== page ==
Four Types of Verbs

There are four main types of Spanish verbs: regular, stem-changing, irregular, and reflexive. Most Spanish verbs are regular, which means they are conjugated according to a pattern. Once you learn how to conjugate one regular — AR, — ER, and — IR verb, you can conjugate the majority of Spanish verbs.

Stem-Changing Verbs

Stem-changing verbs are verbs that undergo a change in the root (radical) in various conjugations. The three stem changes are E > IE, O ⟩ UE, and E > I. The following examples show how the stem is changed in the present indicative of querer, poder, and pedir.

Querer (to want)

yo quiero

nosotros queremos

tú quieres

vosotros queréis

él quiere

ellos quieren

Poder (can, to be able to)

yo puedo

nosotros podemos

tú puedes

vosotros podéis

él puede

ellos pueden

Repetir (to repeat)

yo repito

nosotros repetimos

tú repites

vosotros repetís

él repite

ellos repiten

Spelling-Change Verbs

Aside from stem-changing verbs, which are characterized by changes in vowels, there are certain Spanish verbs that undergo consonant spelling changes in certain conjugations. The consonants that are generally affected are C, G, and, to a lesser extent, Z. Before E and I, C sounds like S and G sounds like a hard H (or Spanish J). The letter Z cannot precede E or I; that means it must be replaced by the letter C.

When conjugating verbs, the sound of the last letter before the ending (e.g., the C in sacar, the G in jugar) needs to be maintained in every tense and mood. As a result, some verbs require a spelling modification.

For example, the verb pagar (to pay) has a hard G sound, which is maintained with all of the present tense conjugations because they are all hard vowels (pago, pagas, paga, etc.). However in the preterite, the first person singular ends in the soft vowel E, which would normally give you “pagé” and would be pronounced [pa hay]. What you want is [pa gay], so to get that sound you need to change the spelling to pagué.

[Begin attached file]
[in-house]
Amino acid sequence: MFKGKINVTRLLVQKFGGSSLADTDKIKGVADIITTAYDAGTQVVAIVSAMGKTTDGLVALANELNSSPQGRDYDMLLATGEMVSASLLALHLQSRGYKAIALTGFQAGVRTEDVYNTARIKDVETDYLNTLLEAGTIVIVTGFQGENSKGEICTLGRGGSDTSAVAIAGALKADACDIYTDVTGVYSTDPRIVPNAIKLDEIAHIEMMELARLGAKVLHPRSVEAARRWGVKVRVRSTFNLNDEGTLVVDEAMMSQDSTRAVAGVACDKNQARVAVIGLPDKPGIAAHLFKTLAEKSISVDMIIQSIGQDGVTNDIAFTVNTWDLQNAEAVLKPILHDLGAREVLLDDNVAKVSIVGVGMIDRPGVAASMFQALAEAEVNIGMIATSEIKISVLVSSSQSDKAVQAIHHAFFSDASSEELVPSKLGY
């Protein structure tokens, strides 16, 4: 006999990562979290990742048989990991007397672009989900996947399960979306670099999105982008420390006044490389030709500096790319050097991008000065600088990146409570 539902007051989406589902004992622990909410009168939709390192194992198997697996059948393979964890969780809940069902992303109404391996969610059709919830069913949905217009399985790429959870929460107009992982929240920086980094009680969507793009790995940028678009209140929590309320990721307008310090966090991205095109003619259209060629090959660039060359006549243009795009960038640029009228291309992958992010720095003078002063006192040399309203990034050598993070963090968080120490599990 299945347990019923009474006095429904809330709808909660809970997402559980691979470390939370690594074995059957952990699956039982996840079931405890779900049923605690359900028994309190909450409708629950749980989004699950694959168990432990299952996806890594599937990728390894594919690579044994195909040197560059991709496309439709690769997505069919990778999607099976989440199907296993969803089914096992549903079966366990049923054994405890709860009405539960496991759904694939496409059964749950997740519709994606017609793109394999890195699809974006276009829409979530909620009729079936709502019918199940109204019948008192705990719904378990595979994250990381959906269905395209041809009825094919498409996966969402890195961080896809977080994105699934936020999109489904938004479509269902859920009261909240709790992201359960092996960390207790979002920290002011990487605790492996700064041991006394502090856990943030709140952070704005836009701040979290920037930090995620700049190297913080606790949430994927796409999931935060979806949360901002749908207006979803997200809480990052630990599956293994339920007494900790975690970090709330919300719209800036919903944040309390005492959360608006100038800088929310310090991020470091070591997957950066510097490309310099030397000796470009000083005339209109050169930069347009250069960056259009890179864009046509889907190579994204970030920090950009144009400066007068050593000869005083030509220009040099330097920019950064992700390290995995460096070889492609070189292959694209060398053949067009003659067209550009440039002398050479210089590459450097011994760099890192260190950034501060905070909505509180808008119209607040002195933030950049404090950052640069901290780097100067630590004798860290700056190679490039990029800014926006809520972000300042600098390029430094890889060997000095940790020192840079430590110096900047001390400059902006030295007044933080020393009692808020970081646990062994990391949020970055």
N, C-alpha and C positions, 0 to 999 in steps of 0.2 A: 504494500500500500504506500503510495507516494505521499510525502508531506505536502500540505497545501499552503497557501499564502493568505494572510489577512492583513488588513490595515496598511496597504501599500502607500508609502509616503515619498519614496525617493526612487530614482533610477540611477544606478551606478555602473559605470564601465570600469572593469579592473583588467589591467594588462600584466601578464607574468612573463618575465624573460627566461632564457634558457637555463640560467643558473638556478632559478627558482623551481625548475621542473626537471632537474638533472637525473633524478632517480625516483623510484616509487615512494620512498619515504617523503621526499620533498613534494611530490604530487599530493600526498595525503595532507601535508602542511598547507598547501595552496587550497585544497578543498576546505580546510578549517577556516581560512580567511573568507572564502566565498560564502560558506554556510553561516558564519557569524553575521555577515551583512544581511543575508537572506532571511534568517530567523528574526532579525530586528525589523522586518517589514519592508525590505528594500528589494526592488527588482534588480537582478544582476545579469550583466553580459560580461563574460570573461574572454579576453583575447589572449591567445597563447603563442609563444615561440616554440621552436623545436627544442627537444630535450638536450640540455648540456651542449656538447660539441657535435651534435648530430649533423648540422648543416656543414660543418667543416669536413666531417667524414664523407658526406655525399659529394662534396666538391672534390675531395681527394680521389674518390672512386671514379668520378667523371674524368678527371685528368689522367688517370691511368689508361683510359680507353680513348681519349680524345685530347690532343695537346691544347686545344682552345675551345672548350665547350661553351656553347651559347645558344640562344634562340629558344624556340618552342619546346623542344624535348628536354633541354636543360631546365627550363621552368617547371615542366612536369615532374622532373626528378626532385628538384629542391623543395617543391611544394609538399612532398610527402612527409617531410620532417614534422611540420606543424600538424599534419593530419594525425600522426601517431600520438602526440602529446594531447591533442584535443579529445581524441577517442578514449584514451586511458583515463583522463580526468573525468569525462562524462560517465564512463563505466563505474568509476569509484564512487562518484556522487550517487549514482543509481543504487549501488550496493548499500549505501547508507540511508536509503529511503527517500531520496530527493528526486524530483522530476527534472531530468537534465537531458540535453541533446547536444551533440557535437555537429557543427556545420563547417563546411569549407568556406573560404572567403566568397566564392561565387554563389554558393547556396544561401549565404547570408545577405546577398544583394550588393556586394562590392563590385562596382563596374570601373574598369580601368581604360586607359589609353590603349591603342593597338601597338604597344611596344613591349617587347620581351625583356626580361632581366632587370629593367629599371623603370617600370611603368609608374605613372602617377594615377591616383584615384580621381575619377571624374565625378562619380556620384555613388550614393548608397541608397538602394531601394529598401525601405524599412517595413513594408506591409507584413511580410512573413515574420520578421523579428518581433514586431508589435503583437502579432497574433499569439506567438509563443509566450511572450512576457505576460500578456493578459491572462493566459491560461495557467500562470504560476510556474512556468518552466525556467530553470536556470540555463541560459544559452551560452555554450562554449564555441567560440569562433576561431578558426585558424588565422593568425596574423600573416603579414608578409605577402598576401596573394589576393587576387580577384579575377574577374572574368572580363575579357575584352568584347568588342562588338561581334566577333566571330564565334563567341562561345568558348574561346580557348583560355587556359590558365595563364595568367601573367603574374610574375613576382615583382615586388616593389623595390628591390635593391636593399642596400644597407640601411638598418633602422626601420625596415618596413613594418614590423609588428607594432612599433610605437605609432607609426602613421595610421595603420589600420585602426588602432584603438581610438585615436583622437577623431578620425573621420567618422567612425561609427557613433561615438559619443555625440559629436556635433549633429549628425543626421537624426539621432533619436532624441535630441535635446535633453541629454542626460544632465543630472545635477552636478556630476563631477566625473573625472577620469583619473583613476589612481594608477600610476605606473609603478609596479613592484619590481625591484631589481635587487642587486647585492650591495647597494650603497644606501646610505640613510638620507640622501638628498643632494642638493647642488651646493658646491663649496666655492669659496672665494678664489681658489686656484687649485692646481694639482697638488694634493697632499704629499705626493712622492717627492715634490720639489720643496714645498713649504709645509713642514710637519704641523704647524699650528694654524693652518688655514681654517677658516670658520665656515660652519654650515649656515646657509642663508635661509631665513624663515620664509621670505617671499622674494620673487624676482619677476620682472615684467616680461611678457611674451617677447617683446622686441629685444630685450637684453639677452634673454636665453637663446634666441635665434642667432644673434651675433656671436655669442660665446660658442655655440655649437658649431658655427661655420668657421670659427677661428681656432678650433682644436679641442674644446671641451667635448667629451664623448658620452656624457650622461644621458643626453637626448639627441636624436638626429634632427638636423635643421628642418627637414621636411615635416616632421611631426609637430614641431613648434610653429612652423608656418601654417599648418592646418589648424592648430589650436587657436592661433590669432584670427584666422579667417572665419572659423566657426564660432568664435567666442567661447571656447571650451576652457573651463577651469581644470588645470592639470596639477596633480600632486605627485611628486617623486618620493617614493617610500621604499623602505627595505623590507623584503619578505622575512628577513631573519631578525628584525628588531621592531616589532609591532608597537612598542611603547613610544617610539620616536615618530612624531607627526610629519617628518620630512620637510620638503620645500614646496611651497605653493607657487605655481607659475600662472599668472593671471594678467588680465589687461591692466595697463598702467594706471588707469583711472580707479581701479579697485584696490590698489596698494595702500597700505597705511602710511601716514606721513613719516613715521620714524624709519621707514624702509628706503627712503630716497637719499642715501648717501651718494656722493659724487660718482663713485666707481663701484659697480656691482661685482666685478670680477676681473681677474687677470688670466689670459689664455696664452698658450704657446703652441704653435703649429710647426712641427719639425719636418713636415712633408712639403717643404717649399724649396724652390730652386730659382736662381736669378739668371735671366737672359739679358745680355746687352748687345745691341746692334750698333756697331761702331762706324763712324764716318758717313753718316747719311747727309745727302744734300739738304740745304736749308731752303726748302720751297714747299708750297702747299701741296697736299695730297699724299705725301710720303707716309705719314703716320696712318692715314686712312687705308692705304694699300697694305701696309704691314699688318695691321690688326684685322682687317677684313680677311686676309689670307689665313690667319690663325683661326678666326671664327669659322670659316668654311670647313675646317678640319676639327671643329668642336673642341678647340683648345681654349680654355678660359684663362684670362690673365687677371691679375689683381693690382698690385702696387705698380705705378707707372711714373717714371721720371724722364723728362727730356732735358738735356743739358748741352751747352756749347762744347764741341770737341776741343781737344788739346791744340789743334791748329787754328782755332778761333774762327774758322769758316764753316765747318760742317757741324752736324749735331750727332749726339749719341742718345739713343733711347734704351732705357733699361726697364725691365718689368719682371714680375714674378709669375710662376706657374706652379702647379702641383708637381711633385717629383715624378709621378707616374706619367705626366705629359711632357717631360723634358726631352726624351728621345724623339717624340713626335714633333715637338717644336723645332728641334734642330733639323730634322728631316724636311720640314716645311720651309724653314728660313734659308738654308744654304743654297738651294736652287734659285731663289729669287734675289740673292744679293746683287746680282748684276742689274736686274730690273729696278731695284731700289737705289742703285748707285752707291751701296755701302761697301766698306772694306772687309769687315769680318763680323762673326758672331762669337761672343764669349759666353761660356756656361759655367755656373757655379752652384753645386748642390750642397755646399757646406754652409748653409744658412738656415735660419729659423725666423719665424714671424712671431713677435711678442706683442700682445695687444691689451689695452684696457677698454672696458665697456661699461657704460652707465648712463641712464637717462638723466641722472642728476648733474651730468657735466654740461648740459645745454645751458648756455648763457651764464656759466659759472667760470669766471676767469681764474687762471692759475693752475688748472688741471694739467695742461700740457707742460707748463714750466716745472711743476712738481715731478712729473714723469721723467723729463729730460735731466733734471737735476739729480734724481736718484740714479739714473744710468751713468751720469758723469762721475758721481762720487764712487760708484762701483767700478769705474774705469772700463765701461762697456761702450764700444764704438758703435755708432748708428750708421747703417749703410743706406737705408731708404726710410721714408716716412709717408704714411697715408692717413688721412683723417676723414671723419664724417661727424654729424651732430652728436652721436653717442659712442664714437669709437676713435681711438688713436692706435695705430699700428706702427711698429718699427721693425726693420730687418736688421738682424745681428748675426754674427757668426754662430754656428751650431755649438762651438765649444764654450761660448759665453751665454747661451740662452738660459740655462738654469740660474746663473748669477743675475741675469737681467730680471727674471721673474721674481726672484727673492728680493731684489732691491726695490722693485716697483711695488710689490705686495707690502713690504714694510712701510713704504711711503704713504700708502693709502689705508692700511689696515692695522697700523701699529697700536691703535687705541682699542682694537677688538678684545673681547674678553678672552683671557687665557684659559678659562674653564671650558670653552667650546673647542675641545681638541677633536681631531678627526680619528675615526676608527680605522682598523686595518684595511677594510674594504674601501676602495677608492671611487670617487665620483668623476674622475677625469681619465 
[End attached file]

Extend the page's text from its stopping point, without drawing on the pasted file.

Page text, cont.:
Reflections on Reflexive Verbs

Reflexive verbs are classified according to their regular/irregular/stem-changing verb classification, but have an additional characteristic: they are preceded by a reflexive pronoun, which indicates that the subject is performing the action of the verb upon itself (me lavo, I'm washing myself) or that multiple subjects are performing a reciprocal action (se escriben, they write to each other). Many verbs have both reflexive and nonreflexive uses. For example, escribir means “to write” (a letter, a book, etc.), whereas escribirse means “to write to each other.”

When you are conjugating a reflexive verb, each grammatical person must be matched with a reflexive pronoun:

Lavarse (to wash oneself)

yo me lavo

nosotros nos lavamos

te lavas

vosotros os laváis

él se lava

ellos se lavan

Indirect Object Pronoun Verbs

There is another category of verbs that includes gustarle (to like) and faltarle (to need, be lacking). These verbs are unusual for two reasons: They require an indirect object pronoun (indicated by le tacked on to the infinitive) and they do not conjugate according to grammatical person, but rather according to the number of the noun that follows.

Take the phrase “I like school” as an example. “School” is singular, so the verb, gustar, will be in the third person singular, and we end up with me gusta la escuela. In the sentence “I like books,” the subject “books” is plural, so the verb will be conjugated in the third person plural: me gustan los libros.

me gusta el libro

nos gusta el libro

me gustan los libros

nos gustan los libros

te gusta el libro

os gusta el libro

te gustan los libros

os gustan los libros

le gusta el libro

les gusta el libro

le gustan los libros

les gustan los libros

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